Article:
WASHINGTON – For a nation of millions of broken hearts grasping for something, anything, to prevent yet another schoolhouse slaughter, the solution sounds simple:

If we could just get the mentally ill the proper care, then the nation would be spared the agony of one more Newtown.

The trouble is, that’s too simple a solution, and one that’s unlikely to work on its own, psychiatrists say.

Yes, they say, access to mental health services is not as easy as it should be. There’s a shortage of psychiatrists in Buffalo, for example, and insurance problems in many places that often mean psychiatric patients don’t get the care they need.

Yet other confounding facts prove that better mental health services alone are not the preventative medicine for mass shootings like the one that claimed the lives of 20 school children and eight adults, including the killer, in Connecticut on Friday.

For one thing, while we don’t know if the Connecticut killer, 20-year-old Adam Lanza, was under psychiatric care, we know that some previous mass murderers were – and that it did nothing to stem the bloodshed.

What’s more, psychiatrists say it’s nearly impossible to identify who among the mentally ill is truly dangerous, and that any effort to do so will only further stigmatize a category of illness where many people already shun treatment out of embarrassment and fear.

And there’s one last important fact: The vast majority of mentally ill people are not prone to violence.

Add it all up, and psychiatrists say that improving access to mental health services is likely to be only one of the measures the nation must take if it really wants to get serious about preventing bloodbaths like the one that happened at Sandy Hook Elementary School.

“My fear is always that people will write this off as just about another mentally ill person,” said Dr. Charles P. Ewing, a forensic psychologist and attorney at the University at Buffalo who specializes in the psychology of crime. “It’s about way more than mental illness.”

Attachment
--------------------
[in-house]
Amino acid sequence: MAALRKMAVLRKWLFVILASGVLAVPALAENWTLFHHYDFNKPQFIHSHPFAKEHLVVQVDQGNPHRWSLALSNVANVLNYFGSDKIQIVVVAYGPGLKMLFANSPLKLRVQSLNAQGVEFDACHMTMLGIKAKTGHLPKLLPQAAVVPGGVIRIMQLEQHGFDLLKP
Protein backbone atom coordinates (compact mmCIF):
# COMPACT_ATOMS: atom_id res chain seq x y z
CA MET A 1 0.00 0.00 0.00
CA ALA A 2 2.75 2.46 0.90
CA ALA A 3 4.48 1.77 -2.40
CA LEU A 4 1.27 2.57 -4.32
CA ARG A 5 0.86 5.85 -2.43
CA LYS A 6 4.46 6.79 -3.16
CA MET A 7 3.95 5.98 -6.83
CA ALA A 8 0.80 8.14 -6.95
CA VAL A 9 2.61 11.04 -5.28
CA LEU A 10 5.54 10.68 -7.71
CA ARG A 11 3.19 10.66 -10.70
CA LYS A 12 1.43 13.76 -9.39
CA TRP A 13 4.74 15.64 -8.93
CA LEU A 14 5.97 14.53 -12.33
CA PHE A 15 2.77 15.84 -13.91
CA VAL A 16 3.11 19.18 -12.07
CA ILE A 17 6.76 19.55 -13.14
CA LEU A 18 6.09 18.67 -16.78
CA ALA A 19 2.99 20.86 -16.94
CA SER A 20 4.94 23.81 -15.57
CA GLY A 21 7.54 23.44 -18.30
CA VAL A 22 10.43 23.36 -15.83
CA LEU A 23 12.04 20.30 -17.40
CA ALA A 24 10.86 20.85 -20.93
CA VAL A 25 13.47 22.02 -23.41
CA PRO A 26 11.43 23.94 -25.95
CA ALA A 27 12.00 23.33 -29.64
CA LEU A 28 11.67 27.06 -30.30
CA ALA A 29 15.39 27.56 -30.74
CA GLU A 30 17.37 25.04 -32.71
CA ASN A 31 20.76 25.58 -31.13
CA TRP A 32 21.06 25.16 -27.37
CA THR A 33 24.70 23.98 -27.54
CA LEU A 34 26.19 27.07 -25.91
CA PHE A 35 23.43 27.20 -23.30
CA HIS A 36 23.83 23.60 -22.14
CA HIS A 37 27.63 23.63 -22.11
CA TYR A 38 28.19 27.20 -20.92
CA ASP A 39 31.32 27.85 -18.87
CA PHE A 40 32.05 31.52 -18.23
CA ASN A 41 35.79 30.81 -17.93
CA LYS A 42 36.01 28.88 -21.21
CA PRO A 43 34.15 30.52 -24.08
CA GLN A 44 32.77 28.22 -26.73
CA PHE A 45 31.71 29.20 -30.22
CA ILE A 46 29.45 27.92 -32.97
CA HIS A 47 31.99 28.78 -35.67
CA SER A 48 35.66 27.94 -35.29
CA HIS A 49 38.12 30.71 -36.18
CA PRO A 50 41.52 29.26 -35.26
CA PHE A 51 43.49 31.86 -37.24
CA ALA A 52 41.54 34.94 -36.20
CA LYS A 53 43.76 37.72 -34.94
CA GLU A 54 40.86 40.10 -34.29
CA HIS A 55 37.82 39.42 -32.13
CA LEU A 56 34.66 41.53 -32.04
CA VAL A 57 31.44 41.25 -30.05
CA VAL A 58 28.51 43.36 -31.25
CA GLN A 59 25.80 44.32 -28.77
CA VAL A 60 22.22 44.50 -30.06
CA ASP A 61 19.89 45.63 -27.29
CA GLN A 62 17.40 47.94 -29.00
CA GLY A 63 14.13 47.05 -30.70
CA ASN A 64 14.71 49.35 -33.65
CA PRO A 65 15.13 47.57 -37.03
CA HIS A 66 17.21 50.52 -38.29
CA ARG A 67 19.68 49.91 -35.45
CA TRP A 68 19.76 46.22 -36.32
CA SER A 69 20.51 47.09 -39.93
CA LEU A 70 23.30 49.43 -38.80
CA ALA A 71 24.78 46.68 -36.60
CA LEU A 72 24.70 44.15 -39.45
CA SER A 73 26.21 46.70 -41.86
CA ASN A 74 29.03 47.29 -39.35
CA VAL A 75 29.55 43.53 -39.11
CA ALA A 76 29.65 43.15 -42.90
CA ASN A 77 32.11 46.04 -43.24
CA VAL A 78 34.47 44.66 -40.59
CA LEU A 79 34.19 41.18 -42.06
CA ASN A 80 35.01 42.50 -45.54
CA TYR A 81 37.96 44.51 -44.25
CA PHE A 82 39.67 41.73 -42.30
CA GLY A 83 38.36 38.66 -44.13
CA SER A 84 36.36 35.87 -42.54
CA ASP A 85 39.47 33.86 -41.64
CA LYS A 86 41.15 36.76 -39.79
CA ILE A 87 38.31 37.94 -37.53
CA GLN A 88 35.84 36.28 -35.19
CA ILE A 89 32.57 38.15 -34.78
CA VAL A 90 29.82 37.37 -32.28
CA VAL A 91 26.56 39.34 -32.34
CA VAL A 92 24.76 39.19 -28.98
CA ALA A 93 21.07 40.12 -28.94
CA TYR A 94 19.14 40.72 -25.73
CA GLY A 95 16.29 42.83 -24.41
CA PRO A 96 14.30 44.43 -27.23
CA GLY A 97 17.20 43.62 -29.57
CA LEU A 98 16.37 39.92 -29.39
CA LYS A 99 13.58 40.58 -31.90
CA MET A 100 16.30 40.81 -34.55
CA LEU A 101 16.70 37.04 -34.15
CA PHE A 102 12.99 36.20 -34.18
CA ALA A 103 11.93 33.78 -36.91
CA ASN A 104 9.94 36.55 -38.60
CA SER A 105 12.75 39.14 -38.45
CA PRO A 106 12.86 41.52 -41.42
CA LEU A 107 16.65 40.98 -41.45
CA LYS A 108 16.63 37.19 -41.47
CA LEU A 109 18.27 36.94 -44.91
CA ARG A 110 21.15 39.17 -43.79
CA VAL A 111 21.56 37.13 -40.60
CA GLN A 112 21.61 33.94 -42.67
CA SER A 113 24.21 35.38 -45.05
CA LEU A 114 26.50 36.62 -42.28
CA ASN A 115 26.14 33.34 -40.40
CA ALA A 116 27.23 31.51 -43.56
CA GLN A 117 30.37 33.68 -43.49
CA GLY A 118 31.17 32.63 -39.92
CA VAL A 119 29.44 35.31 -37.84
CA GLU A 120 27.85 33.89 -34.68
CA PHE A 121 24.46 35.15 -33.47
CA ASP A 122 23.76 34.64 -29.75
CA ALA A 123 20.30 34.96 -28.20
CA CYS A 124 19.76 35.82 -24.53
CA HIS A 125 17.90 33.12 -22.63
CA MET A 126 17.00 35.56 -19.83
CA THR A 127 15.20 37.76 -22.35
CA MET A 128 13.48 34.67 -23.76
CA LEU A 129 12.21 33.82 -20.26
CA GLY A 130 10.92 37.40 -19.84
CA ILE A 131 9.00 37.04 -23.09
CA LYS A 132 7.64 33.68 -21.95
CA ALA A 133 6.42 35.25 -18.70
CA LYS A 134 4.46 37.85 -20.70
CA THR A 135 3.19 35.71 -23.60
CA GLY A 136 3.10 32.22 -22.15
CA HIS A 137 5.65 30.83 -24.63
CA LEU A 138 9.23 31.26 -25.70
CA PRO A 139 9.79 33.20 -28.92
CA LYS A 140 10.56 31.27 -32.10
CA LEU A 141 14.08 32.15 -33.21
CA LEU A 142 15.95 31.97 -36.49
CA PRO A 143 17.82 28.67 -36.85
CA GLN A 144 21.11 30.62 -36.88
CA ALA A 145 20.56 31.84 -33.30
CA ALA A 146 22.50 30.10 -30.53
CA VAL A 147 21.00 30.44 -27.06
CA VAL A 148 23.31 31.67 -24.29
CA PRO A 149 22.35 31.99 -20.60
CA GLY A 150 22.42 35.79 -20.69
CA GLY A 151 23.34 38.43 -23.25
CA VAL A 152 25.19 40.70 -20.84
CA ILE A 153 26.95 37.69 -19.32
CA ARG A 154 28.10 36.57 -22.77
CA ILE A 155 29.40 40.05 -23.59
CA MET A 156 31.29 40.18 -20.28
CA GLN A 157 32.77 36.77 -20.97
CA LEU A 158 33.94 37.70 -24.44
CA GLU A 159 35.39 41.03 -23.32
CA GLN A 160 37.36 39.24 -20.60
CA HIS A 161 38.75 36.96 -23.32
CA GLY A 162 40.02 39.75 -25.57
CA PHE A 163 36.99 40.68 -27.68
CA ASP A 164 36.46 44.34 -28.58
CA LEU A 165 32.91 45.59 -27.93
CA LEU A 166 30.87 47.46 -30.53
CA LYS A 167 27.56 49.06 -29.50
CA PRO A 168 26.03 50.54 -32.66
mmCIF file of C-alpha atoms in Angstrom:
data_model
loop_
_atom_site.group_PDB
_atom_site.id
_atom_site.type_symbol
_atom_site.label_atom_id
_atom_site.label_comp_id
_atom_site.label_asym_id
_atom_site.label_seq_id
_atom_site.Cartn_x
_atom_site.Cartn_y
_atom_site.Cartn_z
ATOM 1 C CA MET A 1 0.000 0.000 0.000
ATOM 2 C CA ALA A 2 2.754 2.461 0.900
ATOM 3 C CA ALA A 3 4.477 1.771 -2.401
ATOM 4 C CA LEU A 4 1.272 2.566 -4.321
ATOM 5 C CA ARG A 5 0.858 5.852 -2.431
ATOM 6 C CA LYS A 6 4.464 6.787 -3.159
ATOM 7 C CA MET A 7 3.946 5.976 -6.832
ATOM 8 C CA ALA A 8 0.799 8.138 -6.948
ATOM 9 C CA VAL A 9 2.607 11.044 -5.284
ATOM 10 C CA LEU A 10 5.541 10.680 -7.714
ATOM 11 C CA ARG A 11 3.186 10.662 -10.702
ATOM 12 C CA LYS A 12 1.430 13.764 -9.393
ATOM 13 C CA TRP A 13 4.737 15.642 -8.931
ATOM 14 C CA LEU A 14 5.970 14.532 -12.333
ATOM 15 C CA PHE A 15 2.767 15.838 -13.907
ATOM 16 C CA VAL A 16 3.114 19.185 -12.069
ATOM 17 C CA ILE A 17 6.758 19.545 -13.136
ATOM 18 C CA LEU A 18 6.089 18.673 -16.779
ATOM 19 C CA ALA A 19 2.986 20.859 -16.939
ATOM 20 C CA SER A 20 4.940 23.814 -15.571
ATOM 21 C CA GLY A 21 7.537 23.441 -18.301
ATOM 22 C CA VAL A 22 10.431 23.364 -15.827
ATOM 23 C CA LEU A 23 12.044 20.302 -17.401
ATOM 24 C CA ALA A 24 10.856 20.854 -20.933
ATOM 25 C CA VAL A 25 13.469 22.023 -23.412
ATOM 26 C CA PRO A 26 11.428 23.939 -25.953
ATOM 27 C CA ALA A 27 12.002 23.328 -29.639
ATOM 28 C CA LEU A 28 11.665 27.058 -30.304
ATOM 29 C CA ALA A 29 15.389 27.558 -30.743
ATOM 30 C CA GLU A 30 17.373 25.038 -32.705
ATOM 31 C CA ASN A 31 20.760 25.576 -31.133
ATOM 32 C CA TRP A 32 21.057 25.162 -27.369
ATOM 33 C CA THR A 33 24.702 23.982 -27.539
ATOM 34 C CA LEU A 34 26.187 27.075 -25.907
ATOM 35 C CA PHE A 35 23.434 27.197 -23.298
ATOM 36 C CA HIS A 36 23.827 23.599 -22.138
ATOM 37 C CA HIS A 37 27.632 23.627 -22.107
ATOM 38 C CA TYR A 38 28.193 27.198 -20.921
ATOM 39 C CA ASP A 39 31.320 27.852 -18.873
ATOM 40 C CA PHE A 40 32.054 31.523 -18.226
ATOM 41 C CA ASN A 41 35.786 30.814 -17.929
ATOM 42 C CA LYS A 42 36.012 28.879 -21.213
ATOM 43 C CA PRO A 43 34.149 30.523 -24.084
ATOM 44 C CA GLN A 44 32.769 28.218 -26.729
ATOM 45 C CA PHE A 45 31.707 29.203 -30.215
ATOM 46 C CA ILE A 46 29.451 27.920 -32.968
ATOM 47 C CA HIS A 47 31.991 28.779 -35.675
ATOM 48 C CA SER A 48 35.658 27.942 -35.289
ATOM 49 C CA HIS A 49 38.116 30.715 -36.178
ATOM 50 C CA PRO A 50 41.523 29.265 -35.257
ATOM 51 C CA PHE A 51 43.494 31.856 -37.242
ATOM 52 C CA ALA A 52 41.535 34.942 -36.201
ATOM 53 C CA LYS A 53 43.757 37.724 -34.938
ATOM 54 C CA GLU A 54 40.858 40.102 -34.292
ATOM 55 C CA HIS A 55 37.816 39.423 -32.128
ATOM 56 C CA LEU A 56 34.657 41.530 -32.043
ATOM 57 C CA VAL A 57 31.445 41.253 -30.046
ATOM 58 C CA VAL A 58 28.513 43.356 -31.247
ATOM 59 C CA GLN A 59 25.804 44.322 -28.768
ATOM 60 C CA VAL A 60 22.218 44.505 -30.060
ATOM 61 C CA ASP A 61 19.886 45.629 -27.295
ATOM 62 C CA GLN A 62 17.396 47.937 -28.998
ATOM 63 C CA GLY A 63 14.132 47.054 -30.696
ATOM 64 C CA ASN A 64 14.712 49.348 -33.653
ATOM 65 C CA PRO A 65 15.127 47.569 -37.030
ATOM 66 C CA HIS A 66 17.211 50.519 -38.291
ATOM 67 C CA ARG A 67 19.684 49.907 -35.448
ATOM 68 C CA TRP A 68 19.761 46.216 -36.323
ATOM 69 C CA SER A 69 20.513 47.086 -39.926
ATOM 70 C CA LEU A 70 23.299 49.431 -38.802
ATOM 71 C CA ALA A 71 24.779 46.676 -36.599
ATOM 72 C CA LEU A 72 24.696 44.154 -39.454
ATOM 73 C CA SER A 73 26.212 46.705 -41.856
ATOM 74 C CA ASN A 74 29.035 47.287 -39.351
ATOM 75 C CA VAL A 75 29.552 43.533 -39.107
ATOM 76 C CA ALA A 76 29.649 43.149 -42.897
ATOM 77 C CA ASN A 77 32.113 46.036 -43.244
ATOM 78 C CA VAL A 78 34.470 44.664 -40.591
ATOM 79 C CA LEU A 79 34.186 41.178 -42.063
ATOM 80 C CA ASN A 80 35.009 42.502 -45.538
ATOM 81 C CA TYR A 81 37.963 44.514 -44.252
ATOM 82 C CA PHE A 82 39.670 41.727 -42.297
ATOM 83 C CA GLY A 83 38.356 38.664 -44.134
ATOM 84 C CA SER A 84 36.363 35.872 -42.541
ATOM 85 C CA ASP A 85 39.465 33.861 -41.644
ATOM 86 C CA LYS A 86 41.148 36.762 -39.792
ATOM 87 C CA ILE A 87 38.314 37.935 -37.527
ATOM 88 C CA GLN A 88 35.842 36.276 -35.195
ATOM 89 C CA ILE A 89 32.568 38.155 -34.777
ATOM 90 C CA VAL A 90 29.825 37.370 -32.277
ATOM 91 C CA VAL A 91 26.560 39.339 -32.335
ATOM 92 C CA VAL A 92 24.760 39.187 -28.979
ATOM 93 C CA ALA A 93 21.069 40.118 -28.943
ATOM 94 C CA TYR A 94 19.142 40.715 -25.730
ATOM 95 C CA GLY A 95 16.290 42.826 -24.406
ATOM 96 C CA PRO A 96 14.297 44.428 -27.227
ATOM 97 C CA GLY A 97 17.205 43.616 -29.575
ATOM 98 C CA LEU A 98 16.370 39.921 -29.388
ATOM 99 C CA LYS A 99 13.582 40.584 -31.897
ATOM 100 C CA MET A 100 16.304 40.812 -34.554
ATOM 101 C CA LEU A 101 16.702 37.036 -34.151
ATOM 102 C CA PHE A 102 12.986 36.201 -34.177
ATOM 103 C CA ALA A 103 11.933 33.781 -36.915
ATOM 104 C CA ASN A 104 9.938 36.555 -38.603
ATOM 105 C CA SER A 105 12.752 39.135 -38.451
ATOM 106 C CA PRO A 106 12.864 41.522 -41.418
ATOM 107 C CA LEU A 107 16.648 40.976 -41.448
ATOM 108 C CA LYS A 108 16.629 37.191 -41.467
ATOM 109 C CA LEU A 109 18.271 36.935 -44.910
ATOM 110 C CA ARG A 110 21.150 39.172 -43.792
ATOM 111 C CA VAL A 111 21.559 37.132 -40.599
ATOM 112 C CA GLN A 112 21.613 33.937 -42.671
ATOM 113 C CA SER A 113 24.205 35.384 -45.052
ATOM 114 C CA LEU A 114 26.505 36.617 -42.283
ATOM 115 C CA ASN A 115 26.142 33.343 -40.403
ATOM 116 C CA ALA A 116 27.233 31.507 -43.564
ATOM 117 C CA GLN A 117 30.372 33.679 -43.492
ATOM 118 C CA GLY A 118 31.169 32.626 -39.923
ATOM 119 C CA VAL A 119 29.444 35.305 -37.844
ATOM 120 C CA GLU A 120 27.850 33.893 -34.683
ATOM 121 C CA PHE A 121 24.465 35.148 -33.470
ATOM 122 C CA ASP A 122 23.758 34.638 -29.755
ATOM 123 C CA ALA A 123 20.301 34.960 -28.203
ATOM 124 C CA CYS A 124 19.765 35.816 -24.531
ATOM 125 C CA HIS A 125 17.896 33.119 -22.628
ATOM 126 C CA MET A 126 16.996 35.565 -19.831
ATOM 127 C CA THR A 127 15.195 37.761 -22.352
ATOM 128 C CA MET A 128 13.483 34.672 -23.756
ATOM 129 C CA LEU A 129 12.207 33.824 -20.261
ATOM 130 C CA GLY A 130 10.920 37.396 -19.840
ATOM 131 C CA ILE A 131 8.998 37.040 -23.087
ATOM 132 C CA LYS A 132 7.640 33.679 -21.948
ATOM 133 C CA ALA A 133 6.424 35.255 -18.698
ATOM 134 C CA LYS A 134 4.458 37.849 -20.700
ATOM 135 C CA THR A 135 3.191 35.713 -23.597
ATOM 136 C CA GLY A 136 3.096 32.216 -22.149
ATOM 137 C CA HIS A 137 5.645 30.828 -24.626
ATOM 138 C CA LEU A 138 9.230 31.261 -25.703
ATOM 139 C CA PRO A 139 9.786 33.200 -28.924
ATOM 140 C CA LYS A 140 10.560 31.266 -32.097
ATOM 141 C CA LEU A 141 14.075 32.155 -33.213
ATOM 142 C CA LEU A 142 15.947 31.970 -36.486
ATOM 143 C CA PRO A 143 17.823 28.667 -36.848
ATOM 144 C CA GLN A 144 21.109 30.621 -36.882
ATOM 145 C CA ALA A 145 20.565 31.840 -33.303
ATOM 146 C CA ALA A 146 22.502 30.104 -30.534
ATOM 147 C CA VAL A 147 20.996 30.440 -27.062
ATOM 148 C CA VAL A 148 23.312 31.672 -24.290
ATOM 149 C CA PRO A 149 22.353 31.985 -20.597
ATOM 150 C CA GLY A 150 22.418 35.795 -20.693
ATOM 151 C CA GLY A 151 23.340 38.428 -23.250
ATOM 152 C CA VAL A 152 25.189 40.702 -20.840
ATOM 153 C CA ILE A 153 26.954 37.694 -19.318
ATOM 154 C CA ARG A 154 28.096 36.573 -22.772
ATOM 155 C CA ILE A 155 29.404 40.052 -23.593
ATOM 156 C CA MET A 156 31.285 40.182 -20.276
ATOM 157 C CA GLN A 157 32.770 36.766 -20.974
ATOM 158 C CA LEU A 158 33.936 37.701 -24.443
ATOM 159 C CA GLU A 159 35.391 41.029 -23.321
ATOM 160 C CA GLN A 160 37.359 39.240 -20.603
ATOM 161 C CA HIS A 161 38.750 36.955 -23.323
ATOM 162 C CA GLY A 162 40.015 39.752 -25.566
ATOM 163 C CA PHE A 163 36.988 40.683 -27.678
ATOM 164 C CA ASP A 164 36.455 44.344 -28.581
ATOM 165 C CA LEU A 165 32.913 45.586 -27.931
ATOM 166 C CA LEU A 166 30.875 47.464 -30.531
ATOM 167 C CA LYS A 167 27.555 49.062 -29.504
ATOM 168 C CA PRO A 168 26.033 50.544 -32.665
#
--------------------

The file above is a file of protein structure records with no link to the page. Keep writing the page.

In fact, at this point we can’t even be sure that Lanza was officially diagnosed as mentally ill. In a story that’s been marked by misinformation from the start, all we know is that former classmates have said they believe that Lanza had Asperger syndrome, a form of autism marked by social awkwardness and odd use of language.

While we don’t know many details of Lanza’s mental state, we do know that many people inside and outside the medical profession are calling for better access to mental health services in the wake of the Connecticut massacre.

That’s especially true in Buffalo, where a shortage of psychiatrists worries many medical professionals.

Dr. Steven L. Dubovsky, professor and chairman of psychiatry at the University at Buffalo Medical School, said that the shortage stems in part from the fact that some local insurers reimburse those psychiatrists in a comparatively paltry way.

For example, some insurers reimburse psychiatrists only $5 more for a 45-minute patient visit than for a one- to 20-minute patient visit.

The result: Local psychiatric patients often don’t get the treatment they need from the right specialist – and often end up in the emergency room with problems that otherwise might have been kept under control, Dubovsky said.

“It doesn’t work well for people with serious problems,” he said.